The gun is mythic in the American imagination. James Madison extolled its transformative and signifying powers when he argued in the Federalist Papers that "the advantage of being armed" is a characteristic that "Americans possess over the people of almost every other nation."1 This "advantage," in the hands of militiamen, has provided the foundation for our nation's creation stories,2 but it has also been the catalyst for some of our nation's most inexplicable tragedies.3 Vacillating be tween these poles of heroism and heartbreak, firearms have remained at the center of the nation's political, legal, and historical consciousness. All along, one aspect of Madison's contention perseveres: the gun - its availability to the civilian population,4 its use for both public and private ends,5 and the violence associated with it6 - has steadfastly remained uniquely American.7
Access to, and use of, firearms has helped define ideas of membership in America. The gun played a vital role in the genesis tales of the Republic itself. It was a bullet fired into a British officer by a militia man in Lexington, Massachusetts on April 19, 1775, that is credited with igniting the war for independence;8 it was the gun that helped tame the wilderness and battle American Indians in stories of the expanding nineteenth-century frontier;9 and firearms were credited with shoring up the struggle for political and racial equality during Reconstruction after the Civil War.10 In all of these manifestations - as a tool of resistance to tyranny, an instrument of imperialism, a method of survival and self-protection, and a pathway to political inclusion - the gun facilitated formation of, and inclusion in, the American polity.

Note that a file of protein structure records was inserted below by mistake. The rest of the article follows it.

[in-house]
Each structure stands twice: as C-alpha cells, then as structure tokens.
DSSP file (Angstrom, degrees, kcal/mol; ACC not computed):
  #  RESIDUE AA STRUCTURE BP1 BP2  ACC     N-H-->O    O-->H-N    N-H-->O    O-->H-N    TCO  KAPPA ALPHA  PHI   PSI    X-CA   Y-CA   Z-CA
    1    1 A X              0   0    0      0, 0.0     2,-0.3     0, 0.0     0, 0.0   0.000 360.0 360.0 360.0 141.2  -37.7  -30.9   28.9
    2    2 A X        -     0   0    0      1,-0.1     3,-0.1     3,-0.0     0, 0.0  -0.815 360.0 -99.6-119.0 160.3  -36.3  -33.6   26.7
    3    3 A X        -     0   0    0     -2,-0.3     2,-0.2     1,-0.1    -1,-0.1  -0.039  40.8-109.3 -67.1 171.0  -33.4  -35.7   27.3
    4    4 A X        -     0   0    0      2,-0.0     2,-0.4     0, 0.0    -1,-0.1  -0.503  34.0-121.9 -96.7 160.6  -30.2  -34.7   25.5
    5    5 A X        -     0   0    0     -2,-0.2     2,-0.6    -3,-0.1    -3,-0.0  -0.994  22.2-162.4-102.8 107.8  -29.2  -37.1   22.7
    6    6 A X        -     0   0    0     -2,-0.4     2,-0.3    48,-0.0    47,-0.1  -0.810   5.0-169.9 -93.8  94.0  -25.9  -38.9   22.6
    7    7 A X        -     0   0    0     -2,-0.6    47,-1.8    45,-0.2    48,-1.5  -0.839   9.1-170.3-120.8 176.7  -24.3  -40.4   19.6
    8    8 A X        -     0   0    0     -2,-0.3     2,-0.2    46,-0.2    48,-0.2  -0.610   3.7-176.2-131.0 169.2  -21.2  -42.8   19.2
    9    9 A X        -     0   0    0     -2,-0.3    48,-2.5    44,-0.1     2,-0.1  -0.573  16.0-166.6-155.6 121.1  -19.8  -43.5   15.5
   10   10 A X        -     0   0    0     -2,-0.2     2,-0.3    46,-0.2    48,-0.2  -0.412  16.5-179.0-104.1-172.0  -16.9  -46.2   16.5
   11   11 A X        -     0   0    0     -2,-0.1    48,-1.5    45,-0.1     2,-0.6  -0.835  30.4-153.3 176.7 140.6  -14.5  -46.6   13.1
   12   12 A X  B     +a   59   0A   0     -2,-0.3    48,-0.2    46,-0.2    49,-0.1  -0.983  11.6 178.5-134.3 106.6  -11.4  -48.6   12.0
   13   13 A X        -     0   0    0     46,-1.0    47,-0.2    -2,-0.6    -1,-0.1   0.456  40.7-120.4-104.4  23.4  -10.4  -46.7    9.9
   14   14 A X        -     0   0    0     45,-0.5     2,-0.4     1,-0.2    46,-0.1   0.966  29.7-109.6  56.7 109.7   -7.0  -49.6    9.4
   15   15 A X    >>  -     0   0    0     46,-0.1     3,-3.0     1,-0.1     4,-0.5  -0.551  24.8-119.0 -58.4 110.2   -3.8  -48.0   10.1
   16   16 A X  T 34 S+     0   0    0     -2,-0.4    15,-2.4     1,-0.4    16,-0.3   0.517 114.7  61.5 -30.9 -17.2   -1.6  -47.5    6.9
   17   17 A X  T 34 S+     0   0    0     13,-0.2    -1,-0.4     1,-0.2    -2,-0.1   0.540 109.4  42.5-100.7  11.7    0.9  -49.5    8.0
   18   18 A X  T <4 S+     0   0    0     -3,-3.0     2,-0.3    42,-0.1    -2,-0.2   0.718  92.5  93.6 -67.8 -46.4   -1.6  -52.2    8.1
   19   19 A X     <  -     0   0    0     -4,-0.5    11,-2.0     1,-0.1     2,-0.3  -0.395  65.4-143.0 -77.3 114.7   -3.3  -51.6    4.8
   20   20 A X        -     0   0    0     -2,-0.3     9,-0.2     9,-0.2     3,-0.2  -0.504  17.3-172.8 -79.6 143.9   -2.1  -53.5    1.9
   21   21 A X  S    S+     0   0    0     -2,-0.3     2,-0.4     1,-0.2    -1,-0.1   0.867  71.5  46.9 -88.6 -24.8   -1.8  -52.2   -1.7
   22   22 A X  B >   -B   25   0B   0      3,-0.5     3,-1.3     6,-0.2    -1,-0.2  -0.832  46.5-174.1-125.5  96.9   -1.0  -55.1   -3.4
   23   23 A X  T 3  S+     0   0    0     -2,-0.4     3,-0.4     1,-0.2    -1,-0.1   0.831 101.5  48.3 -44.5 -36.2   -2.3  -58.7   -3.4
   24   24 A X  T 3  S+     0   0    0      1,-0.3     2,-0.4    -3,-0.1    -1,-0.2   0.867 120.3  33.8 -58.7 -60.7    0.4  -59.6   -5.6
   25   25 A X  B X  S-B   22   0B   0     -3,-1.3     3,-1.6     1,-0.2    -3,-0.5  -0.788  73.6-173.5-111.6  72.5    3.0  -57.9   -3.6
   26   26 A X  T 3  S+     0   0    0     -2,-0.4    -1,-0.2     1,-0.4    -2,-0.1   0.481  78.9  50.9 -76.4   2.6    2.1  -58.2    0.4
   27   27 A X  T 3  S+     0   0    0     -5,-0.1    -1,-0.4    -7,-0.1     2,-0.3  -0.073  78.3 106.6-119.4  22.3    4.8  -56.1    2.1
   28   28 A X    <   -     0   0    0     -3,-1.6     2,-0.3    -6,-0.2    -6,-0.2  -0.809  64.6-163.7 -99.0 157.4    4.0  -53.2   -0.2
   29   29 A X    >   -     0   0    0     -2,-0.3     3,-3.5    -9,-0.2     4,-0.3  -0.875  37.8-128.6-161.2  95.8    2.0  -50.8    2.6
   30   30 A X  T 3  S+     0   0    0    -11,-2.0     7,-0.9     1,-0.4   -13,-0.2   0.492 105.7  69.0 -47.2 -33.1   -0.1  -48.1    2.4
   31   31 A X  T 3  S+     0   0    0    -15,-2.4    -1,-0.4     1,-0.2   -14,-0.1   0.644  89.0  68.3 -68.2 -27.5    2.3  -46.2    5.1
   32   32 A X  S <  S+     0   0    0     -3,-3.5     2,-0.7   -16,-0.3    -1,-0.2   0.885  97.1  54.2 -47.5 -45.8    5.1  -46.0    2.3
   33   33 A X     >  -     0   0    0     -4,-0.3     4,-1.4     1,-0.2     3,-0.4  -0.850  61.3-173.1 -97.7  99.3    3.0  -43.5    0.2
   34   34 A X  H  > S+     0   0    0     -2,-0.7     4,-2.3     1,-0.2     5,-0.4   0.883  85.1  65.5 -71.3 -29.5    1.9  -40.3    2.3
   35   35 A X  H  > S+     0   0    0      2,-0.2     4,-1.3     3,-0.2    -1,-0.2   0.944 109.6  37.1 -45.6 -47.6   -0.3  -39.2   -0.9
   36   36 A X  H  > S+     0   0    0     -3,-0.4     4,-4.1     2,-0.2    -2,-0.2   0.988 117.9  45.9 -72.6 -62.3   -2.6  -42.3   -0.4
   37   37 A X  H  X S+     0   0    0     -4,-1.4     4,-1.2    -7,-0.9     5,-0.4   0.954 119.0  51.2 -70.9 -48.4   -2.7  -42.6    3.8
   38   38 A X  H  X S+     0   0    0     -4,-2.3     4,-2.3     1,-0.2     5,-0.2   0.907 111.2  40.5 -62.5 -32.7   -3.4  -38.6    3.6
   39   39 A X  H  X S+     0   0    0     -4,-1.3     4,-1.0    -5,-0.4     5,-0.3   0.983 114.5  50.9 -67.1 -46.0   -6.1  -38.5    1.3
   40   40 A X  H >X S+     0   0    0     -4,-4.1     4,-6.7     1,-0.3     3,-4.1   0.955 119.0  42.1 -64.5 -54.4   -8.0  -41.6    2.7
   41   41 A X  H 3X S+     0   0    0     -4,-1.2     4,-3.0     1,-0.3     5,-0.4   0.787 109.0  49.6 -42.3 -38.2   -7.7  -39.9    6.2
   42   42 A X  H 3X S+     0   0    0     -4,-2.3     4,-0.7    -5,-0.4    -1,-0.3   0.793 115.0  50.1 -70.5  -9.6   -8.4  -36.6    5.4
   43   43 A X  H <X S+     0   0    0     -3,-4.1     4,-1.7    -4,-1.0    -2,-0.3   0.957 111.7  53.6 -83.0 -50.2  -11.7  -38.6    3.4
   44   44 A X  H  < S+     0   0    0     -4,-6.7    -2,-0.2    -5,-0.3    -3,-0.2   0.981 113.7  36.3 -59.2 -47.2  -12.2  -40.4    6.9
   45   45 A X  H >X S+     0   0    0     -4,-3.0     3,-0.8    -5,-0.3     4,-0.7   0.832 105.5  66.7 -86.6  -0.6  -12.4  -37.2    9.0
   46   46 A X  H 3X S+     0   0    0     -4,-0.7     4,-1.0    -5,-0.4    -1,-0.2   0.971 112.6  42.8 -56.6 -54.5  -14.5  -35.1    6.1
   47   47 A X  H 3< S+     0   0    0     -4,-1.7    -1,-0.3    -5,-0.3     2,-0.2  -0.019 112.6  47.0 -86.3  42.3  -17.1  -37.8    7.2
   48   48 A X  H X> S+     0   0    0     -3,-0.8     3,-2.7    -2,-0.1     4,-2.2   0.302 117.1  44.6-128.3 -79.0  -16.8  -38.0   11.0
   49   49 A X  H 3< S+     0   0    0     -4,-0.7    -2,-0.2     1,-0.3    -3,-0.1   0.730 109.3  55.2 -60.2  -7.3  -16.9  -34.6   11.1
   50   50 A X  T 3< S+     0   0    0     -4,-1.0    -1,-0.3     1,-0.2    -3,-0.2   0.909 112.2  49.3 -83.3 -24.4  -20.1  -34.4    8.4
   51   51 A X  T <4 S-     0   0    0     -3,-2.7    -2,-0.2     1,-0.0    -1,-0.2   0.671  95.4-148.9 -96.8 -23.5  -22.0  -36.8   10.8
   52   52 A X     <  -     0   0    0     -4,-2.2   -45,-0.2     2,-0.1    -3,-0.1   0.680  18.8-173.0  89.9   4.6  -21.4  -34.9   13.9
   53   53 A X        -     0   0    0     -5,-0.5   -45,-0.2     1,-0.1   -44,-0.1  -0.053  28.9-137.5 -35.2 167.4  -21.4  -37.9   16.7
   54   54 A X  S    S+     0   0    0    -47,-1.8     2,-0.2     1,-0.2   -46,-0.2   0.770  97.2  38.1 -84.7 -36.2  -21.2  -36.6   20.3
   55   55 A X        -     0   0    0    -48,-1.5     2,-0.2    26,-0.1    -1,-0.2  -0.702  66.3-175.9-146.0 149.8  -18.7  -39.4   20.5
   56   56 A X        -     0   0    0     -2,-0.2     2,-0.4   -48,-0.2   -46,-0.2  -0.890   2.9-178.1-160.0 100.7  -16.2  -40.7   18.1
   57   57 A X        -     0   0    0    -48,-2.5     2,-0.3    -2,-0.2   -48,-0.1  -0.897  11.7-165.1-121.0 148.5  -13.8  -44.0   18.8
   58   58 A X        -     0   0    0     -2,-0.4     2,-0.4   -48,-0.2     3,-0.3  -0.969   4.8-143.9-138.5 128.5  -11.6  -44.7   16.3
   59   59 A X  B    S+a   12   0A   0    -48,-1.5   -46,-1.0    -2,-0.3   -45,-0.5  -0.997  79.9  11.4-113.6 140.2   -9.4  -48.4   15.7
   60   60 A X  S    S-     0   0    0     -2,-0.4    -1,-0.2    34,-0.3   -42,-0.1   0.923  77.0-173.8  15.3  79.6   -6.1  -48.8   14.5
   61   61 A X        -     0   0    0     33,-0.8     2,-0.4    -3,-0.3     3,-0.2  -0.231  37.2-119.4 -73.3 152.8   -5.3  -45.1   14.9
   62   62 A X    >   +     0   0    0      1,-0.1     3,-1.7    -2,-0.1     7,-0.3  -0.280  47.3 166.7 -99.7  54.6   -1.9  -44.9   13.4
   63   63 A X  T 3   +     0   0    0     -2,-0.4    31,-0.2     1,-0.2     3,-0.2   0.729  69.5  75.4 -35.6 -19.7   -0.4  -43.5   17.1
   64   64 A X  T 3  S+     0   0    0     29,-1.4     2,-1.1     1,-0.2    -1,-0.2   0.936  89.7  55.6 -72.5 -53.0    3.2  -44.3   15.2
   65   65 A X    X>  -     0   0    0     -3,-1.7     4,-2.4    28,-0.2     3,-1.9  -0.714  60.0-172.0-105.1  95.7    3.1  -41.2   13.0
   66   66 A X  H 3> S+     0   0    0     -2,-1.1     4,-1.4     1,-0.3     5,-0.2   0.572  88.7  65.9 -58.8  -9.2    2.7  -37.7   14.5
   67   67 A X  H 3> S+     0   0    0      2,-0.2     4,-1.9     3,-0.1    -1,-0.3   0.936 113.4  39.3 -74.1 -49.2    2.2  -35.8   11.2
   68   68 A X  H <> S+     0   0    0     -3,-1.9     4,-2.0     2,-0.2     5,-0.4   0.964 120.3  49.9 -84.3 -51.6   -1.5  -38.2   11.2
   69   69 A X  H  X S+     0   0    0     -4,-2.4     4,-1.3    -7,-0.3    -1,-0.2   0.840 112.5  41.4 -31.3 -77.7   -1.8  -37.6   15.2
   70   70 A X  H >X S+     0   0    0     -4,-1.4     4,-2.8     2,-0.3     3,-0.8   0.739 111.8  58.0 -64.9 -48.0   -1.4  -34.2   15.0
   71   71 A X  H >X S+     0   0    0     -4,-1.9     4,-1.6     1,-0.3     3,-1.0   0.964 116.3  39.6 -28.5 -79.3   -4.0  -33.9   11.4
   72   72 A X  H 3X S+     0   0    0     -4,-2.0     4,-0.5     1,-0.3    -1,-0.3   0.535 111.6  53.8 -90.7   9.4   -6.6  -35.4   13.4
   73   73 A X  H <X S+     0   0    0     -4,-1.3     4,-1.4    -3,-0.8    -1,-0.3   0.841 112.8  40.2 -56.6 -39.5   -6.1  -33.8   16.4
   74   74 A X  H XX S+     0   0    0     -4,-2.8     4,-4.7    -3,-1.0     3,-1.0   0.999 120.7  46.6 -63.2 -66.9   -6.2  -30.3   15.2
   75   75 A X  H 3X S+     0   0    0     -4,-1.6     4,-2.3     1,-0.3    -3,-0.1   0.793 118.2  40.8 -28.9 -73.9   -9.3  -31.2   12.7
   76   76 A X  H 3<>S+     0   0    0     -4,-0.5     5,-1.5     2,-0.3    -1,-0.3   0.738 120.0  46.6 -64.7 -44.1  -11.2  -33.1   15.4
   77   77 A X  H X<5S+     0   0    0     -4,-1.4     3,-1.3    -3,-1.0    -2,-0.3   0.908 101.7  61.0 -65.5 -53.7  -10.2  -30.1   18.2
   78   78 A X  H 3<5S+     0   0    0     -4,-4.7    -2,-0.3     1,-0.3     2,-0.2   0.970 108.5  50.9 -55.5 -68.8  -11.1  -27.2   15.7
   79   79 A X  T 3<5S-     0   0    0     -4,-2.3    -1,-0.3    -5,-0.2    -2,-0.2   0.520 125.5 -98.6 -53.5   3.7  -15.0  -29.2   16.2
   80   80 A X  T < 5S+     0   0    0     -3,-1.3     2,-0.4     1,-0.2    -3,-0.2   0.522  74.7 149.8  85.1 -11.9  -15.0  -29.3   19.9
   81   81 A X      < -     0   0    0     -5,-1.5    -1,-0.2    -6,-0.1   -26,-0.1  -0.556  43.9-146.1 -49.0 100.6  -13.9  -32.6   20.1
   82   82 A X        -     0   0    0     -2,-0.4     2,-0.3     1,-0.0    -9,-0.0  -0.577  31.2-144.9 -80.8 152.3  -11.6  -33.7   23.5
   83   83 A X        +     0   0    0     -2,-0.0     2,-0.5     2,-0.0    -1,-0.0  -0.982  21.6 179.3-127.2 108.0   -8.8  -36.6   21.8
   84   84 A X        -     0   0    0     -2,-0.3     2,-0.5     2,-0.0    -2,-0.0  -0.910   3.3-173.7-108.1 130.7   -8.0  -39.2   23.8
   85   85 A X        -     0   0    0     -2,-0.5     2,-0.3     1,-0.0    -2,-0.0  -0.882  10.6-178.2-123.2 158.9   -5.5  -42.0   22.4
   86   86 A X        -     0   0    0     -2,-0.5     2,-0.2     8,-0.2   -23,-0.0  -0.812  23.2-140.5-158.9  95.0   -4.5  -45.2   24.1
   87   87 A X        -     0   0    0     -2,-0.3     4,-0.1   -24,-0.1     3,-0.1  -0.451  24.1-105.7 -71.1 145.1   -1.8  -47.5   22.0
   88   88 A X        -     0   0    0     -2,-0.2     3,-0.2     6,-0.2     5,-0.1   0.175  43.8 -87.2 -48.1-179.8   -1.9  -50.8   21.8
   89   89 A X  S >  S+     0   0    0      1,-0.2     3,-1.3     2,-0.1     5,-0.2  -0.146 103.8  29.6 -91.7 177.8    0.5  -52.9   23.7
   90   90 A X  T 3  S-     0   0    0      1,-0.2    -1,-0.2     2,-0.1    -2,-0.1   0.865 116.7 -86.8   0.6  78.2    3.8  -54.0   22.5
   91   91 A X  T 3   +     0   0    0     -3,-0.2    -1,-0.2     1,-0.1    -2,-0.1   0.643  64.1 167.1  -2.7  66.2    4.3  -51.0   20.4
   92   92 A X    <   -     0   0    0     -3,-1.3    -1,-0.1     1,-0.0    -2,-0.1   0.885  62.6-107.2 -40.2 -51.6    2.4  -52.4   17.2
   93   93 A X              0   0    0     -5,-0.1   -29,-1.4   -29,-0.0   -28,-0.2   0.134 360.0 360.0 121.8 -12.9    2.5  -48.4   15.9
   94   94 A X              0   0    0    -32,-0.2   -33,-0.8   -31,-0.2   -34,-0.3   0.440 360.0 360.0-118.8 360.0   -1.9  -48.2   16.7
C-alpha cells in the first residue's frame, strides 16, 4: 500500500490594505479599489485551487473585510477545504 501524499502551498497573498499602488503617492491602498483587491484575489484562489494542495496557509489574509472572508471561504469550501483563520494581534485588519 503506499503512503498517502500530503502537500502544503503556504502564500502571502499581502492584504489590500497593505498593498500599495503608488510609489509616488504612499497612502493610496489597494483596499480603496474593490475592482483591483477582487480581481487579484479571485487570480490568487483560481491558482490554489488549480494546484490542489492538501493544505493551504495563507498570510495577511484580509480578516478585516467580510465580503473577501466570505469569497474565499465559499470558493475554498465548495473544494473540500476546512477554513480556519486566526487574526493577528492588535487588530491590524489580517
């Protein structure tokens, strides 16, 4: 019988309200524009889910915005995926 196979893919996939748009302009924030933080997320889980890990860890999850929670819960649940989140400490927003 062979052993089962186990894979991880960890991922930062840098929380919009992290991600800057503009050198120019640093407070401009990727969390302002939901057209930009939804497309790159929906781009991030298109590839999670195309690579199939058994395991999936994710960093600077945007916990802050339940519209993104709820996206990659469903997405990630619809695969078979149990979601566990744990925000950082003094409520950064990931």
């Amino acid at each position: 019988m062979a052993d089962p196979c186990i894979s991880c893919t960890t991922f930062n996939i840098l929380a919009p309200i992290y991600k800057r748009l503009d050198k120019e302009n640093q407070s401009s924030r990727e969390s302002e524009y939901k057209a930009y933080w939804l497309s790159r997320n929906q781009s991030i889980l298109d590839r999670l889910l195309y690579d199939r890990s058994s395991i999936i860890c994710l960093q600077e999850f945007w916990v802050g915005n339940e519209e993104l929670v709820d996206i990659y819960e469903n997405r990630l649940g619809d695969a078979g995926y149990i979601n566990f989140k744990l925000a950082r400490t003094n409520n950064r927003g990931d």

Concomitantly, however, the gun has also demarcated the borders of exclusion as well. Despite a thriving firearms trade with Indians,11 several colonial and early state laws reflected discomfort with the idea of arming them, sometimes forbidding or limiting such trade.12 Guns that were sold to Indians were often inferior, ensuring that whites would maintain an advantage over them.13 Similarly, possession by slaves and free blacks was heavily regulated.14 According to federal law, the militia of the several states was to be comprised only of white citizens, and some state constitutions made clear that "negroes, mulattoes, and Indians" were excluded from such participation.15 In the mid-nineteenth century, a majority of the Supreme Court seemed bemused by the idea that a freed slave could be a citizen of the United States. 16 To consider him such, the Dred Scott majority opined, would mean not only that blacks could travel and speak as they wished, but could also own guns.17 Surely, the Court reasoned, the founding fathers would not have been so unmindful of the safety of white citizens to have permitted such an absurd consequence.18
Even after the Civil War and the Reconstruction Amendments, Black Codes in several states attempted to strip newly freed slaves from firearm possession, facilitating the ability of state and local militia forces and armed groups to terrorize the newly freed population.19 And, coincident with large-scale immigration and the first comprehensive federal immigration laws, several turn of the century gun statutes excluded noncitizens from gun possession based on notions of foreigners' proclivity towards violence.20 Even in present day, over twenty states and the federal government maintain alienage restrictions in their firearms statutes, differentiating between citizens and noncitizens for certain aspects of firearm purchase and possession.21 And, firearms offenses are among the crimes listed under the Immigration and Nationality Act22 that place noncitizens in danger of deportation.23
Recent Supreme Court cases have exacerbated confusion over the inclusiveness of the Second Amendment. District of Columbia v. Heller2* established that the right to bear arms inured to individuals, based in part on the utility of handguns for selfdefense. …